Southeast Missouri State football team's lone returner on line is among OVC's best

Wednesday, August 10, 2011
Southeast Missouri State offensive tackle Evan Conrad. (Laura Simon)

Evan Conrad had his sights set on playing football at Missouri, his hometown university.

The Columbia, Mo., native's lack of a scholarship offer from the Tigers has been Southeast Missouri State's gain.

"He's been a great player for us. We're glad he's here," Southeast coach Tony Samuel said.

Conrad, a 6-foot-3, 305-pound junior left tackle, has been an integral part of Southeast's offensive line since his true freshman season in 2009.

You could argue he's now the leader of that group. Even if Conrad won't say it, others will.

Southeast Missouri State junior tackle Evan Conrad is the lone returner on an offensive line that featured four first-team all-OVC members last season. (Laura Simon)

"For all intents and purposes, I suppose," Conrad said during Tuesday's media day at Houck Stadium. "But offensive line is a unit thing. No one person sticks out."

Conrad sticks out for several reasons, including that he is the only returning starter from a unit that led the nation in sacks allowed (0.50 per game) and ranked third in rushing offense (265.1 yards per game) last year.

"He's a leader because he's been through the wars but also because of his personality," Southeast offensive line coach Brian Boerboom said. "He's got a big personality. He's a very deep thinker. The way he carries himself, people look up to him."

Junior Colt McCauley, battling for the left guard position, agreed.

"He's been doing a really good job with all the younger guys, setting an example," said McCauley, who then referenced all-OVC senior quarterback Matt Scheible. "Kind of how Matt stood out as a leader last year, Evan does the same thing."

The 2010 Redhawks became just the second team in Ohio Valley Conference history to produce four first-team all-conference offensive line selections, including Conrad. Among the departed are All-Americans Sean Middleton and Frank Knights.

Conrad already is drawing plenty of attention before even playing a game this year. He has been rated among the Sports Network's top 10 Football Championship Subdivision offensive linemen and has been named to multiple preseason All-America teams after allowing only two sacks in 12 starts last year.

The well-spoken, personable Conrad points out that a big reason for those preseason accolades is what transpired in 2010 when the line helped pave the way for All-American tailback Henry Harris' record-setting season. The graduated Harris rushed for more than 100 yards in 10 of 12 games.

"I was the beneficiary of a great running back and four great offensive linemen. I like to think I did well, also," Conrad said. "I try not to think about it [the preseason accolades] too much. In the postseason I might look at it different."

All-state in high school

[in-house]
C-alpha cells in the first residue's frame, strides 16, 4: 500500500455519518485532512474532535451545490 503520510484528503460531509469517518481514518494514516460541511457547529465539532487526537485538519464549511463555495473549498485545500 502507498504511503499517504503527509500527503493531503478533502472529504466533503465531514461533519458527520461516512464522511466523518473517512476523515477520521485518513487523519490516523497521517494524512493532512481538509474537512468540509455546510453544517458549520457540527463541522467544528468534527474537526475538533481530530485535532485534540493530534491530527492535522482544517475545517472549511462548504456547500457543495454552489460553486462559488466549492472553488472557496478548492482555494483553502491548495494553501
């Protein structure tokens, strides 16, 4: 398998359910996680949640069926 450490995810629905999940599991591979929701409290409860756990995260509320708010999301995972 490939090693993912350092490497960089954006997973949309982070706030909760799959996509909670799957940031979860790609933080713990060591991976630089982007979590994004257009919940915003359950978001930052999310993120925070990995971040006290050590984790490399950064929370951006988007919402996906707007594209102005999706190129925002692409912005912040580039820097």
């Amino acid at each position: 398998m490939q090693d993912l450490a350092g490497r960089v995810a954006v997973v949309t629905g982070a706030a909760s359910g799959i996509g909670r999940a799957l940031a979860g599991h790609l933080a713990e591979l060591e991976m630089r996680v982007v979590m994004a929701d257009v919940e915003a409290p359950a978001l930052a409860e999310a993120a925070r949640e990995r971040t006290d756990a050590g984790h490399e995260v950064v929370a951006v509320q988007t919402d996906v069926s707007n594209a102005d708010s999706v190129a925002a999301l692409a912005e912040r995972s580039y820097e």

Conrad, who started the final nine games as a true freshman in 2009, was a Class 6 first-team all-stater on both the offensive and defensive lines as a senior at Columbia Hickman High School.

Like most young football players growing up in the shadows of the state's flagship university, Conrad wanted to suit up for the Tigers one day.

"I wanted to go to Mizzou up until the time I realized I wasn't going there," Conrad said with a laugh. "Being from right there, they talked to me. I went to all their camps growing up.

"I went to all kinds of [MU] games. My parents were big fans. My mom got her doctorate from there."

Added Conrad: "Probably my junior year of high school I realized I wasn't going to go to Mizzou. I never got a good feeling. We were a power, downhill running team, kind of like here. I never fit their system."

Not that Conrad has any regrets with the way things have turned out. He said he chose Southeast after also being recruited by several other FCS programs.

"Southeast gave me the best opportunity as far as location, proximity to home and being far enough away from home," he said. "I'm very pleased with how things have gone so far at Southeast."

And Conrad said people shouldn't write off Southeast's offensive line or the Redhawks in general after they lost so many key players from last year's record-setting squad.

Southeast has several returning offensive linemen who saw action last season and in previous years. The line also has added a host of newcomers, including several junior college transfers.

"We had other guys last year who could have played at a high level," Conrad said. "I don't think the youth of the line will be the issue people think it will be.

"We lost some guys, some great players, but we have a lot of young guys who will be very successful in those positions."

Even with a bunch of new faces doing the blocking, Southeast's offensive line will continue to preach being physical. How fast the unit matures likely will play a big role in how the Redhawks fare this season.

"We want to be the most physical line in the country and punch people in the mouth. We want to be physical for four quarters," Boerboom said. "We'll have good depth. We've got a lot of people fighting for spots. The positions are wide open."

Save for the one occupied by a player who is more than happy Missouri didn't come calling.

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